Direct download (5 more)  
     
    My bibliography  
     
    Export citation  
  18. Daniel Colucciello Barber (2009). On Post-Heideggerean Difference: Derrida and Deleuze. Southern Journal of Philosophy 47 (2):113-129.score: 30.0
    This paper takes up the Heideggerean question of difference. I argue that while Heidegger raises this question, his response to the question remains ambiguous and that this ambiguity pivots around the question of time. The bulk of the paper then looks at how Derrida and Deleuze respectively attempt to advance beyond Heidegger’s ambiguity regarding the questions of difference and time. Derrida is able to demonstrate the manner in which time—as delay—is constitutive of any attempt to think difference. I argue, however, (...)
    Direct download (6 more)  
     
    My bibliography  
     
    Export citation  
  19. Kenneth Barber (1970). Meinong's Hume Studies: Part I: Meinong's Nominalism. Philosophy and Phenomenological Research 30 (4):550-567.score: 30.0
    Direct download (4 more)  
     
    My bibliography  
     
    Export citation  
  20. Alex Barber (2009). John Searle's Philosophy of Language: Force, Meaning and Mind • by Savas L. Tsohatzidis. Analysis 69 (2):368-369.score: 30.0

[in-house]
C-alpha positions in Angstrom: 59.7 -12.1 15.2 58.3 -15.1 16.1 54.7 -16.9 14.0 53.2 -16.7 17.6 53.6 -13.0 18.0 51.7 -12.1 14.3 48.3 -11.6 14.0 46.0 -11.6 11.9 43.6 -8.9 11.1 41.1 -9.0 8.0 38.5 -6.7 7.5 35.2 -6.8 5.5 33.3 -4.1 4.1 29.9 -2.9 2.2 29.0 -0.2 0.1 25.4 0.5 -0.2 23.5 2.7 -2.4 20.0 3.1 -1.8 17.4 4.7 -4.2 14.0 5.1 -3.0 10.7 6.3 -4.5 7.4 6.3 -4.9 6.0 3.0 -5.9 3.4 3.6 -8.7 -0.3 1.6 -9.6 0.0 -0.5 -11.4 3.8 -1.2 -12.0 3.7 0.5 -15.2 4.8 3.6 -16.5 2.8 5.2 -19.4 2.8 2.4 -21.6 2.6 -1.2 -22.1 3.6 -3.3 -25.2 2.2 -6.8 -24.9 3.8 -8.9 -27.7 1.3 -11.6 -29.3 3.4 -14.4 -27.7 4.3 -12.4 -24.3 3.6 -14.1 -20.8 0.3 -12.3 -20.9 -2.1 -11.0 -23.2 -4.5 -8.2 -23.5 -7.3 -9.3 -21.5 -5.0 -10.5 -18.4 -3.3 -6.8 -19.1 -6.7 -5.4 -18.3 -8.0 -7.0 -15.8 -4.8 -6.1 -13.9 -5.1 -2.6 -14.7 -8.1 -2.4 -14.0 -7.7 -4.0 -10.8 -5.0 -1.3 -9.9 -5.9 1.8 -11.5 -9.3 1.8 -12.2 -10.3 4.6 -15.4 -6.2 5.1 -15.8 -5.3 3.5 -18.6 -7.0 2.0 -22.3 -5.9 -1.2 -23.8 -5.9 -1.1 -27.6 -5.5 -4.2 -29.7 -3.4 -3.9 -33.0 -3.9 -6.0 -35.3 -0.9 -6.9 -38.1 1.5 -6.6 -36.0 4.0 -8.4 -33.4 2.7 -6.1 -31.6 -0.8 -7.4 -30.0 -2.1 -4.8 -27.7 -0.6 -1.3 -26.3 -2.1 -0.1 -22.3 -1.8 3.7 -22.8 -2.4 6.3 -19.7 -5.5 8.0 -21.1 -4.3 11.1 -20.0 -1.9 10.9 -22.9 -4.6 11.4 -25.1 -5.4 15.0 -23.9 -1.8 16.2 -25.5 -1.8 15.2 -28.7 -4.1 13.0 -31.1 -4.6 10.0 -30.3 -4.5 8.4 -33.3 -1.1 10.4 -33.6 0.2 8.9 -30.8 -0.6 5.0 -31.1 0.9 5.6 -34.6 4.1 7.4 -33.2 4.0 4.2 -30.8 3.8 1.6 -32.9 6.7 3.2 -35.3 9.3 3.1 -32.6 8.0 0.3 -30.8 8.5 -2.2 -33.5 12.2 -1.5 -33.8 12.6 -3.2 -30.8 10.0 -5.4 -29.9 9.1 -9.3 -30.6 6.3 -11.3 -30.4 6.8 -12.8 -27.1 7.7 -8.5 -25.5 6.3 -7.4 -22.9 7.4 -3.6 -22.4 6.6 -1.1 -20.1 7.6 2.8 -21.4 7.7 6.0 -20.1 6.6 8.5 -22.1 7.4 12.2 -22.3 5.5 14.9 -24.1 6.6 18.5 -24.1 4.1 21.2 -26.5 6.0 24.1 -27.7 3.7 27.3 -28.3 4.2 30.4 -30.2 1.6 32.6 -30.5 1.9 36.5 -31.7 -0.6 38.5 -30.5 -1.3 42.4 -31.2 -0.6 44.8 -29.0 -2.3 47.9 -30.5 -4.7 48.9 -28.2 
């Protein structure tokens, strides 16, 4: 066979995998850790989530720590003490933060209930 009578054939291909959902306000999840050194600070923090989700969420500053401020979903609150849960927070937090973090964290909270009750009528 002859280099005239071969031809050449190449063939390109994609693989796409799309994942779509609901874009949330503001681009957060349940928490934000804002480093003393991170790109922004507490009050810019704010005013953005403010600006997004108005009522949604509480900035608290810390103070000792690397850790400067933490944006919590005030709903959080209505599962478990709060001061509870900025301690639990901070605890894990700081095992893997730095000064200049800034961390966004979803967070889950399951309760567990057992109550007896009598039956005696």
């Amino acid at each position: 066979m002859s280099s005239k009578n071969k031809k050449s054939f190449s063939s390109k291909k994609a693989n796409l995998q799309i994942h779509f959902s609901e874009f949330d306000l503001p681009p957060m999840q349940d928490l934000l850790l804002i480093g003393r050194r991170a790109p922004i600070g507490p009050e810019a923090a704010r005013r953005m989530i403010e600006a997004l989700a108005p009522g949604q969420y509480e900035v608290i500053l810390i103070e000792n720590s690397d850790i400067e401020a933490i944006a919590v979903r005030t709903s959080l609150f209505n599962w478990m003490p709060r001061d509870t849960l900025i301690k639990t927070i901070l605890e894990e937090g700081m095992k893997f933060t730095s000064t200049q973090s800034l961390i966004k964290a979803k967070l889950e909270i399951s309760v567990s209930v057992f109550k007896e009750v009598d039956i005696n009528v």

Direct download (8 more)  
     
    My bibliography  
     
    Export citation  
  21. Michael D. Barber (2001). Rudi Visker, Truth and Singularity: Taking Foucault Into Phenomenology. [REVIEW] Continental Philosophy Review 34 (3):353-358.score: 30.0
    Direct download (7 more)  
     
    My bibliography  
     
    Export citation  
  22. Kenneth Barber (1971). Meinong's Hume Studies: Part II. Meinong's Analysis of Relations. Philosophy and Phenomenological Research 31 (4):564-584.score: 30.0
    Direct download (4 more)  
     
    My bibliography  
     
    Export citation  
  23. Benjamin R. Barber (1997). The New Telecommunications Technology: Endless Frontier or the End of Democracy? Constellations 4 (2):208-228.score: 30.0
    Direct download (5 more)  
     
    My bibliography  
     
    Export citation  
  24. Benjamin R. Barber (1985). How Swiss is Rousseau? Political Theory 13 (4):475-495.score: 30.0
  25. Michael D. Barber (2006). Phenomenology and Rigid Dualisms: Joachim Renn's Critique of Alfred Schutz. [REVIEW] Human Studies 29 (1):269 - 282.score: 30.0
    Joachim Renn argues that Schutz fails to integrate two fundamental strands in his work: phenomenology and pragmatism. Gaps between separated consciousnesses block synchronization and access to others, and objective symbol schemes, absorbed within the egological outlook, cannot bridge these gaps. Renn, however, construes phenomenology as practicing a solipsistic withdrawal of a self cut off from its environs, denies that contents correlative to individual intentional acts can be objective and common, and overlooks the intricacies of Schutz's descriptive methodology. Furthermore, for Renn, (...)
    No categories
    Direct download (9 more)  
     
    My bibliography  
     
    Export citation  
  26. N. W. Barber (2004). Must Legalistic Conceptions of the Rule of Law Have a Social Dimension? Ratio Juris 17 (4):474-488.score: 30.0
    Direct download (6 more)  
     
    My bibliography  
     
    Export citation